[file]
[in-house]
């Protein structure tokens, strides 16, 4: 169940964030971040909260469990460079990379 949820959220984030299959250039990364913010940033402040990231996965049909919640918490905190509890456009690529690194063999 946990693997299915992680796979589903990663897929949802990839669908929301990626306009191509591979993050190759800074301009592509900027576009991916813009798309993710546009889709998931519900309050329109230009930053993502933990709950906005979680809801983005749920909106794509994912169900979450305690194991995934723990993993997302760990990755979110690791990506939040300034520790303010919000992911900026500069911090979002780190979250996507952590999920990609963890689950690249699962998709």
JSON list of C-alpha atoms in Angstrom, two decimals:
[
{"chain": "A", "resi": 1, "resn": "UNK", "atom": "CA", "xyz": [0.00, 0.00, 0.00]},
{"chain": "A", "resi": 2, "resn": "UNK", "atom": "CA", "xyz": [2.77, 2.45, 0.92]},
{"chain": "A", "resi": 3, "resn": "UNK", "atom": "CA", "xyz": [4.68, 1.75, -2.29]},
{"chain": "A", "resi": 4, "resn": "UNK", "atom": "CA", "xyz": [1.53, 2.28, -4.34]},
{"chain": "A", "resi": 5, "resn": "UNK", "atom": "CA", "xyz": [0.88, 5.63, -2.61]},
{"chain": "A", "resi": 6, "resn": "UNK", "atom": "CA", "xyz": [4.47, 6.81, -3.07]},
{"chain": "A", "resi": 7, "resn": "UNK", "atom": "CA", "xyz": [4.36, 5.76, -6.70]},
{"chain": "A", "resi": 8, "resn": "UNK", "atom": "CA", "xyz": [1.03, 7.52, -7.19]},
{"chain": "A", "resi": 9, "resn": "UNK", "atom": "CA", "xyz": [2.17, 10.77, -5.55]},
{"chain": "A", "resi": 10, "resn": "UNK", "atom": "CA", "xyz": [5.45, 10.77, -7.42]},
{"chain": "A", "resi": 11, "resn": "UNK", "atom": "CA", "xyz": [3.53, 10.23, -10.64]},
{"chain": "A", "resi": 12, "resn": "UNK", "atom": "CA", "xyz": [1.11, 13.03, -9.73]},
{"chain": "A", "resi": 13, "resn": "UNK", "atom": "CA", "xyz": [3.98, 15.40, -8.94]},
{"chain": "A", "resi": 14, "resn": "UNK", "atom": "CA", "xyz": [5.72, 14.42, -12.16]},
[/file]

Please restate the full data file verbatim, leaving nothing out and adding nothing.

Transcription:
[in-house]
């Protein structure tokens, strides 16, 4: 169940964030971040909260469990460079990379 949820959220984030299959250039990364913010940033402040990231996965049909919640918490905190509890456009690529690194063999 946990693997299915992680796979589903990663897929949802990839669908929301990626306009191509591979993050190759800074301009592509900027576009991916813009798309993710546009889709998931519900309050329109230009930053993502933990709950906005979680809801983005749920909106794509994912169900979450305690194991995934723990993993997302760990990755979110690791990506939040300034520790303010919000992911900026500069911090979002780190979250996507952590999920990609963890689950690249699962998709």
JSON list of C-alpha atoms in Angstrom, two decimals:
[
{"chain": "A", "resi": 1, "resn": "UNK", "atom": "CA", "xyz": [0.00, 0.00, 0.00]},
{"chain": "A", "resi": 2, "resn": "UNK", "atom": "CA", "xyz": [2.77, 2.45, 0.92]},
{"chain": "A", "resi": 3, "resn": "UNK", "atom": "CA", "xyz": [4.68, 1.75, -2.29]},
{"chain": "A", "resi": 4, "resn": "UNK", "atom": "CA", "xyz": [1.53, 2.28, -4.34]},
{"chain": "A", "resi": 5, "resn": "UNK", "atom": "CA", "xyz": [0.88, 5.63, -2.61]},
{"chain": "A", "resi": 6, "resn": "UNK", "atom": "CA", "xyz": [4.47, 6.81, -3.07]},
{"chain": "A", "resi": 7, "resn": "UNK", "atom": "CA", "xyz": [4.36, 5.76, -6.70]},
{"chain": "A", "resi": 8, "resn": "UNK", "atom": "CA", "xyz": [1.03, 7.52, -7.19]},
{"chain": "A", "resi": 9, "resn": "UNK", "atom": "CA", "xyz": [2.17, 10.77, -5.55]},
{"chain": "A", "resi": 10, "resn": "UNK", "atom": "CA", "xyz": [5.45, 10.77, -7.42]},
{"chain": "A", "resi": 11, "resn": "UNK", "atom": "CA", "xyz": [3.53, 10.23, -10.64]},
{"chain": "A", "resi": 12, "resn": "UNK", "atom": "CA", "xyz": [1.11, 13.03, -9.73]},
{"chain": "A", "resi": 13, "resn": "UNK", "atom": "CA", "xyz": [3.98, 15.40, -8.94]},
{"chain": "A", "resi": 14, "resn": "UNK", "atom": "CA", "xyz": [5.72, 14.42, -12.16]},